Farm Fresh: Eat Local

There are almost two million farms in the USA. About 80% of those are small farms, and a large percentage are family-owned.

More and more of these farmers are now selling their products directly to the public. They do this through Farmers Markets, Food Cooperatives, and Community Supported Agriculture (CSA) programs.

By purchasing fresh produce and goods from a local farmer, you can help to maintain a healthy environment, a vibrant community, and build a strong and sustainable local economy. Judith Schwartz explains that when you buy local more money stays in the community.

The New Economics Foundation compared what happens when people buy produce at a supermarket vs. a local farmer’s market or CSA program and found that twice the money stayed in the community when folks bought locally (Time.com). A few more reasons to eat local:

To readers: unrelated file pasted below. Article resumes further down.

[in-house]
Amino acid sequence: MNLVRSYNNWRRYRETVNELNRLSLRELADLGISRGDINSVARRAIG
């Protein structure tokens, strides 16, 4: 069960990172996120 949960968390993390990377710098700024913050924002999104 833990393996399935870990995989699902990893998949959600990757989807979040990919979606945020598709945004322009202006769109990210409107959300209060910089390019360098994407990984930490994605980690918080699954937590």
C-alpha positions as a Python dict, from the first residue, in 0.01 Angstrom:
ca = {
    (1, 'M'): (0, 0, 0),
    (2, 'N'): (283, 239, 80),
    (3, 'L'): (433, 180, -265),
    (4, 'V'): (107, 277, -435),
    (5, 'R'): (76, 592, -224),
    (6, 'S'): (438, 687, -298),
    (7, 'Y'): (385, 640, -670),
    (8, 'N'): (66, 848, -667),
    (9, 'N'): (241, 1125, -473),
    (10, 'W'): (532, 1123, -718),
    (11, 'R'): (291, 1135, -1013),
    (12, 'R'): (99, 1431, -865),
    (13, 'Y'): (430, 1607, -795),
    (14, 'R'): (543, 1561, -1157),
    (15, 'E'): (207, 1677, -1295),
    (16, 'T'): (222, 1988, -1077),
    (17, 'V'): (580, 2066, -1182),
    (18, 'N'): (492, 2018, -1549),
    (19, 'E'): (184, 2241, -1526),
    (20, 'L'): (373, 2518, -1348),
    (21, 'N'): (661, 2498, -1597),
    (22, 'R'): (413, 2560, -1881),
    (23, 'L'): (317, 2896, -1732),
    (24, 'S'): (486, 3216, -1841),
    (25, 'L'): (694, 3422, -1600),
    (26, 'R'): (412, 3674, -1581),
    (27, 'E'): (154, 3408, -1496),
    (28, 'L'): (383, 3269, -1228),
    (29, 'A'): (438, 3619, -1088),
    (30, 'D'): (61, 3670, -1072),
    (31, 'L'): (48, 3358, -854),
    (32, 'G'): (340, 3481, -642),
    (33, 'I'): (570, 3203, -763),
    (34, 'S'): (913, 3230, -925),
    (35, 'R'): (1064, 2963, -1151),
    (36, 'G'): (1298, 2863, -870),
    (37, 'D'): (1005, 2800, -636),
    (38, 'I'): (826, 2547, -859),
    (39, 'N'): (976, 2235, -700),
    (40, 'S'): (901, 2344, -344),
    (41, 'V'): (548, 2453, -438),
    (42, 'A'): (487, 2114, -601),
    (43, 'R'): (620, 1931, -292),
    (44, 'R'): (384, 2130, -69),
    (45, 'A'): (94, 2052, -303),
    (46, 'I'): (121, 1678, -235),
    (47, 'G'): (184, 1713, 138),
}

• The produce is fresher than foods shipped in and sold at the supermarket
  • Seasonal foods are at their peak taste, are the most abundant, and the least expensive
  • The travel from farm to plate has less susceptibility to harmful contamination

Apples to Oranges: Farm Stand Basics

Farmers Market: a market usually held out-of-doors, in public spaces, where farmers can sell produce to the public. Consumers have access to locally grown, farm-fresh produce, and enables farmers the opportunity to develop a personal relationship with their customers and cultivate consumer loyalty.

Food Cooperatives (Coop): worker or customer-owned businesses that provide grocery items of the highest quality and best value to their members. Coops can take the shape of retail stores or buying clubs. Food coops are committed to consumer education, product quality, and member control, and usually support local communities by selling produce grown locally by family farms.

Community Supported Agriculture (CSA): a farmer offers a certain number of “shares” to the public. Consumers purchase a share (aka a “membership” or a “subscription”). Shares typically consist of a box of seasonal vegetables, but may also include various breads, flowers, eggs, meat, cheese, honey, and other farm products.

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